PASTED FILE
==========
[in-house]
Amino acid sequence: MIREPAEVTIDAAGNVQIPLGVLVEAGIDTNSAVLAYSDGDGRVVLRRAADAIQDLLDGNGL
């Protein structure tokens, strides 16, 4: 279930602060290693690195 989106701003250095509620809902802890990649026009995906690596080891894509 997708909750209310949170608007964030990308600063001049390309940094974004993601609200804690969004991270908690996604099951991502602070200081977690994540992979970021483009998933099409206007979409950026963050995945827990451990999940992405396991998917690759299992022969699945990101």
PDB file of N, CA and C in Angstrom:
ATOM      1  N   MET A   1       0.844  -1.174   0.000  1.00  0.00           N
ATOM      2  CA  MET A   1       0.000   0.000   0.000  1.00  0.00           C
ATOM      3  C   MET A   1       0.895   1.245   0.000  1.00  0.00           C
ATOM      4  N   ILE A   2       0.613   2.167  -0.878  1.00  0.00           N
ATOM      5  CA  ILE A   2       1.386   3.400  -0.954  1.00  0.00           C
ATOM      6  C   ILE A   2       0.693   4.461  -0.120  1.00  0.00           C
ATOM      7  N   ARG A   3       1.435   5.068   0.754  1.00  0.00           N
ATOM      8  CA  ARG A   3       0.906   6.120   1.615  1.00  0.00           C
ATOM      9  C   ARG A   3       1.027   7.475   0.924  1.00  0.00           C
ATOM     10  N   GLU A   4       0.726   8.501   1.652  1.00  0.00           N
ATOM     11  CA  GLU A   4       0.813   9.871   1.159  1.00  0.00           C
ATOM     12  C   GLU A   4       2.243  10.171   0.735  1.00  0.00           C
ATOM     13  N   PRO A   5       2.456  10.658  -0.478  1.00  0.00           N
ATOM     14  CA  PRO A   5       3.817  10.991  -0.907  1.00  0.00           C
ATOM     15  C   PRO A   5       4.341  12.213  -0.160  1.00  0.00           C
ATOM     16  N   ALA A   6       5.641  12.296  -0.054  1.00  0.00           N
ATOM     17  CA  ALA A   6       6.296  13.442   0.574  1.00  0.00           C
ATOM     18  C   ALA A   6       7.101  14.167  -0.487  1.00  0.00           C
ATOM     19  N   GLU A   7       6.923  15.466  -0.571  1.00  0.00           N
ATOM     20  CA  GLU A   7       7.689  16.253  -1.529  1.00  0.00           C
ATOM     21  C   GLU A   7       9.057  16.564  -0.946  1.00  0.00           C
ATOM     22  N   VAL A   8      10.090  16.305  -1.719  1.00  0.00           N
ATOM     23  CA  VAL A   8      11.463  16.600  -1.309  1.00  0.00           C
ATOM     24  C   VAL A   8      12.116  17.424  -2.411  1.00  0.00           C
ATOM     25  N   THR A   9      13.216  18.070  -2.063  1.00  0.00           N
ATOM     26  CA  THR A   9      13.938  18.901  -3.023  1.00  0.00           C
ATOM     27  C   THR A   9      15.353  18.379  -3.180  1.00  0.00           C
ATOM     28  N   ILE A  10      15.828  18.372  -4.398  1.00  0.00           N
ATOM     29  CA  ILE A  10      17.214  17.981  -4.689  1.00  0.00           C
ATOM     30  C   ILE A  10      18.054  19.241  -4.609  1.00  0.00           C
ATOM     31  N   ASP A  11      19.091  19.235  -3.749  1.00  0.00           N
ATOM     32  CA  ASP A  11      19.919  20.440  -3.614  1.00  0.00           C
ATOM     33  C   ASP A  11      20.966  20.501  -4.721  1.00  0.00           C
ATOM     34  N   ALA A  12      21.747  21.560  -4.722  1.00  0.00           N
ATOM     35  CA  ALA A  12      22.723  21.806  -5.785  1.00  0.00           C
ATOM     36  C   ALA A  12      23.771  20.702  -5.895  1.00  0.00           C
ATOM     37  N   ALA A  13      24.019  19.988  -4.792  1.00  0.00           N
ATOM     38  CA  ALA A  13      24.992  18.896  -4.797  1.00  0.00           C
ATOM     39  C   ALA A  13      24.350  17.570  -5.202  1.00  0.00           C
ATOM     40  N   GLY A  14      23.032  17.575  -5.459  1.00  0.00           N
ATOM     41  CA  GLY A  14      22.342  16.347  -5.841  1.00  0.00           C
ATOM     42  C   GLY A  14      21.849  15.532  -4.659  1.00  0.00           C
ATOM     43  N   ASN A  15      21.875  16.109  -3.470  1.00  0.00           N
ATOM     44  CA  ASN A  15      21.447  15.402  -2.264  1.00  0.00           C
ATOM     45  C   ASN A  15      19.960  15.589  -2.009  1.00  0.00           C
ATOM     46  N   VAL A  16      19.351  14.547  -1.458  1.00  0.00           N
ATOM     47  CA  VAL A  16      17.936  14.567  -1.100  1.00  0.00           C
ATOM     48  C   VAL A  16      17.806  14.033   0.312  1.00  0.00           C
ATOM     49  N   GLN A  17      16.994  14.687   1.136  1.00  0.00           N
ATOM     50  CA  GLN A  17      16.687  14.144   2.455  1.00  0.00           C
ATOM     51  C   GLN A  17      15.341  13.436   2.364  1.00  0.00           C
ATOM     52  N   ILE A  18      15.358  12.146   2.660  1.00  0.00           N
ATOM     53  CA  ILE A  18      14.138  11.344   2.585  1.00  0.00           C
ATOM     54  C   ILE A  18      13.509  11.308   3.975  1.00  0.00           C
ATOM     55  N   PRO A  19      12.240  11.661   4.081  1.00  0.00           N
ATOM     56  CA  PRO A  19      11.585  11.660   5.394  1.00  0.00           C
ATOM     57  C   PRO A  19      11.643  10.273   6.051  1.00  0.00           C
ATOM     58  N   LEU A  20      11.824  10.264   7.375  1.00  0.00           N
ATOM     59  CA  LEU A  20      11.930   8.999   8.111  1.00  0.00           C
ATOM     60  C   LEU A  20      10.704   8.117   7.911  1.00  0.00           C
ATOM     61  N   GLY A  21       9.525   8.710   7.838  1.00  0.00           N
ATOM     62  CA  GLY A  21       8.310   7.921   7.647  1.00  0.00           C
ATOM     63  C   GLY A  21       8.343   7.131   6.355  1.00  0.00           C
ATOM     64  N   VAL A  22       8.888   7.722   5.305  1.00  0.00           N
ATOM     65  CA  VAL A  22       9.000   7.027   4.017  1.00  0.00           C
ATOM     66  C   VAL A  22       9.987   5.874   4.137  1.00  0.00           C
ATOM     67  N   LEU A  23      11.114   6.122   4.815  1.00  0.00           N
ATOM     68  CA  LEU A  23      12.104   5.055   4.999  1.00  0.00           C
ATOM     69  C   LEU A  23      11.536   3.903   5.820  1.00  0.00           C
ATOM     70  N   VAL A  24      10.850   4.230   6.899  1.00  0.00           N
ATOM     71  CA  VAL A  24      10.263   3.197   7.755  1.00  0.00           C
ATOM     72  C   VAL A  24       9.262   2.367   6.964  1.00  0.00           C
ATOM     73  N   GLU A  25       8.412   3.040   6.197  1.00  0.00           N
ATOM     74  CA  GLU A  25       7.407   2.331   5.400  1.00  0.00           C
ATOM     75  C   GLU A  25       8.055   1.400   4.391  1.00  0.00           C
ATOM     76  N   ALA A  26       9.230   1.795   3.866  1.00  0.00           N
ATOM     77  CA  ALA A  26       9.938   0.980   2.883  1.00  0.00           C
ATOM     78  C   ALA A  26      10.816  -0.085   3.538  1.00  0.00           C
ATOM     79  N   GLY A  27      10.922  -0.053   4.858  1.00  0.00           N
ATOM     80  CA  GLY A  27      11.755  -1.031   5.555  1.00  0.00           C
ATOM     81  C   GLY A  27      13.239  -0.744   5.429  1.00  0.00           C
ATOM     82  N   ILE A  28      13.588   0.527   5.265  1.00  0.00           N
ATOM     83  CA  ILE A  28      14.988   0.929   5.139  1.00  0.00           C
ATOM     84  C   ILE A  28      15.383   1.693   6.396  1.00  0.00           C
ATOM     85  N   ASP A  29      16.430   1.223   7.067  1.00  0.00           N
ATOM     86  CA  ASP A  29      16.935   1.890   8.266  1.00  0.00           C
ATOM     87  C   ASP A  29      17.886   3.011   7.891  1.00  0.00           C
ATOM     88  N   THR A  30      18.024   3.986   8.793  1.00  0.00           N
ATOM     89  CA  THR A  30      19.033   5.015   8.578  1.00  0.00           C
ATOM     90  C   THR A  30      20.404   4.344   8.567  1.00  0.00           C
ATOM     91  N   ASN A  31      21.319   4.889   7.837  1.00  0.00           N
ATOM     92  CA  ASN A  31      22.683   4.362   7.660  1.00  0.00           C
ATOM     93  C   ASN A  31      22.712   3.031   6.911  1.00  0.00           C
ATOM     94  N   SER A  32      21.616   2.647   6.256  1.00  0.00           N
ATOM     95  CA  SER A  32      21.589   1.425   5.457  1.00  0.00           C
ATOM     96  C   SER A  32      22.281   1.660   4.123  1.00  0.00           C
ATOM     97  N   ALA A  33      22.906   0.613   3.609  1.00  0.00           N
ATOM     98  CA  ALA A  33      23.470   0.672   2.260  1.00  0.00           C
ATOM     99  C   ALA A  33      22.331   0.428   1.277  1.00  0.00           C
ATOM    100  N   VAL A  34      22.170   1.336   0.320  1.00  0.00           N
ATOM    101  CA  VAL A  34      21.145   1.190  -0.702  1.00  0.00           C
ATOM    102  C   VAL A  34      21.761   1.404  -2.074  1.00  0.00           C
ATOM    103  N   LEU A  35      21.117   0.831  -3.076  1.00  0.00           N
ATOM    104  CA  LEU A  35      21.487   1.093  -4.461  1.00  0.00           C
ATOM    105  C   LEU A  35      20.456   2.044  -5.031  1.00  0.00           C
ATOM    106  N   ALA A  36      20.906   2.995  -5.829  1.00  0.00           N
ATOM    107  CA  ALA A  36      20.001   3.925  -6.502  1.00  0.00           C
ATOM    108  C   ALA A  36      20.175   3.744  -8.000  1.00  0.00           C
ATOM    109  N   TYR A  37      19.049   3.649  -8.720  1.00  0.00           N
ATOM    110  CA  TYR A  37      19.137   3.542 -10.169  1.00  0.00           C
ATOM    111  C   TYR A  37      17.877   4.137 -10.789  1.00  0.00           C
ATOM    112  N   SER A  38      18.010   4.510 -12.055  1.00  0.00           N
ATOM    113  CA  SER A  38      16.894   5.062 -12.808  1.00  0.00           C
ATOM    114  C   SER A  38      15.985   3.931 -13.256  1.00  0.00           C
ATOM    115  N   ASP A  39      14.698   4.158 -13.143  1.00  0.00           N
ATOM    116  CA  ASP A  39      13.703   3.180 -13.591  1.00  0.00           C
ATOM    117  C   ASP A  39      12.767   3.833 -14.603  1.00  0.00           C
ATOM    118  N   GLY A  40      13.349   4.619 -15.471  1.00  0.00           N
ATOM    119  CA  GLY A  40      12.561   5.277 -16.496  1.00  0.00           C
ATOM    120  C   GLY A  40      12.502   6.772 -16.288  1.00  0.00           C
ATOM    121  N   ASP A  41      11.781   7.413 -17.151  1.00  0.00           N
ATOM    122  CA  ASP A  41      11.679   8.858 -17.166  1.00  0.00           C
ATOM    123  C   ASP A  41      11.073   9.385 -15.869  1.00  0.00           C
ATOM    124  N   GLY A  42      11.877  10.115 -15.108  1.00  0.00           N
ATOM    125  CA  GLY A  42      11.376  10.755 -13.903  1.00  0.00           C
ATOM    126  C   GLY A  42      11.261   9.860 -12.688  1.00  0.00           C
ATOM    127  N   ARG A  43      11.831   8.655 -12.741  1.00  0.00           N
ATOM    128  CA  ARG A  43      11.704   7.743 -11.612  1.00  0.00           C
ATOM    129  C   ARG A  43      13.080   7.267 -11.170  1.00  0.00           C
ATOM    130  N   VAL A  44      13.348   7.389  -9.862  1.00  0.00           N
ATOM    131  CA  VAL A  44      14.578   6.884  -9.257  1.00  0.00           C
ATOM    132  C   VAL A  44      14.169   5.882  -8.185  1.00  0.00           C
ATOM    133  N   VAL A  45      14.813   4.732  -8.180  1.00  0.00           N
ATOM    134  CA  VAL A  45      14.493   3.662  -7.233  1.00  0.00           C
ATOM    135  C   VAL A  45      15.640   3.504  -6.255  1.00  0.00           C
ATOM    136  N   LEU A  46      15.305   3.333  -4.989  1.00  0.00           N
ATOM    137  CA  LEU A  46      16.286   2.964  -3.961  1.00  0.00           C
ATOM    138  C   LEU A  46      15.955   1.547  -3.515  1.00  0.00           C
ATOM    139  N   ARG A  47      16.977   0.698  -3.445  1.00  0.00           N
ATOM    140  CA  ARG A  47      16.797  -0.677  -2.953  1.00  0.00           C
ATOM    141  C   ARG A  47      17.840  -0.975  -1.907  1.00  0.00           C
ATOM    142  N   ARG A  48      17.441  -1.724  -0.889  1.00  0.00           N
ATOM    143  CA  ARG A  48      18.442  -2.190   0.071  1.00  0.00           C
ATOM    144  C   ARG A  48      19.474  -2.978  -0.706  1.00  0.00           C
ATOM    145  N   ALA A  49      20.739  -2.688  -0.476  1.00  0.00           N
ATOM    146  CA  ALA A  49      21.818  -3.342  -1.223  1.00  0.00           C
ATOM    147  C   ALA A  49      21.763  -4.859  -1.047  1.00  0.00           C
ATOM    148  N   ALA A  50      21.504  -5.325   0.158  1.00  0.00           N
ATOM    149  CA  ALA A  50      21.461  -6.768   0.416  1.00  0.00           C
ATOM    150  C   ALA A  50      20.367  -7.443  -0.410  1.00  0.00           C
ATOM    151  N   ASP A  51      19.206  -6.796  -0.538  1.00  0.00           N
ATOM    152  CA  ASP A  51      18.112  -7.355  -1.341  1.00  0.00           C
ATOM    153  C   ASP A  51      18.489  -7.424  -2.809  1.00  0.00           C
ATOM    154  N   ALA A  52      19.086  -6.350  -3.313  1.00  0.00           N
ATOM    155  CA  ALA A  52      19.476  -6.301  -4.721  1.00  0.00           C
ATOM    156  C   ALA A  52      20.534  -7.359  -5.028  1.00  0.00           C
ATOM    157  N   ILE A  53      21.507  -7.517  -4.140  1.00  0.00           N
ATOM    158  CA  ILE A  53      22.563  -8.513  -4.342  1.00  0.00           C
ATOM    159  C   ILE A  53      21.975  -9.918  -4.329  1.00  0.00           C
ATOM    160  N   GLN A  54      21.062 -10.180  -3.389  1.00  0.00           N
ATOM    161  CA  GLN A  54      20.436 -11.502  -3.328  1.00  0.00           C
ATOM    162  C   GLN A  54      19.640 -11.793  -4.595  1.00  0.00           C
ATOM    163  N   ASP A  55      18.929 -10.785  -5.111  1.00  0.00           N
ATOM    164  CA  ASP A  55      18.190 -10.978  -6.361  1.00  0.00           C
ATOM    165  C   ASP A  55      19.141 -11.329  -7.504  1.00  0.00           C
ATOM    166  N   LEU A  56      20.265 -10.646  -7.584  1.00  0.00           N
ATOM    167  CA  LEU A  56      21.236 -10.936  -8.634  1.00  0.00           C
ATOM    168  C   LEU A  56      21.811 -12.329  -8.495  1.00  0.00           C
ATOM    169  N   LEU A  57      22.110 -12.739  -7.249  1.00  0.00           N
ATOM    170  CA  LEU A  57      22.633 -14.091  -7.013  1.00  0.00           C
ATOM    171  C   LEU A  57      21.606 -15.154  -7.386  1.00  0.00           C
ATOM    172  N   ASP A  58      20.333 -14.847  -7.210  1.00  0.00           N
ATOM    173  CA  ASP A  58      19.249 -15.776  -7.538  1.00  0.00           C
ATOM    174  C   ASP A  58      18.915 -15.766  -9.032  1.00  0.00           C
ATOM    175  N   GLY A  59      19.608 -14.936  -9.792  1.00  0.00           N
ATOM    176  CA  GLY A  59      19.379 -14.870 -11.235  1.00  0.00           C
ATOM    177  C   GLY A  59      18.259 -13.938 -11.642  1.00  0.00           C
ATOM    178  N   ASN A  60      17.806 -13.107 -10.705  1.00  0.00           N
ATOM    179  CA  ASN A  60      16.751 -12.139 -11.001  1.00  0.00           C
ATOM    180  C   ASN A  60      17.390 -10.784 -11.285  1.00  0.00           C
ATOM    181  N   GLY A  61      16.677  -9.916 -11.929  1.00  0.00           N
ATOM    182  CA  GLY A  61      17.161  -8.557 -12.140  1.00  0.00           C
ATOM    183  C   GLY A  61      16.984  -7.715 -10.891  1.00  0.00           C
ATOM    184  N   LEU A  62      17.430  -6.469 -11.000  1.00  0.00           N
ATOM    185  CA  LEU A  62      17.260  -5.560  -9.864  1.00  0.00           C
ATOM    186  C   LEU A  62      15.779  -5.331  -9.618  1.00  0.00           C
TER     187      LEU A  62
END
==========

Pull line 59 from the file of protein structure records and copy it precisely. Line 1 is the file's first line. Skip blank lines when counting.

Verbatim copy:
ATOM     55  N   PRO A  19      12.240  11.661   4.081  1.00  0.00           N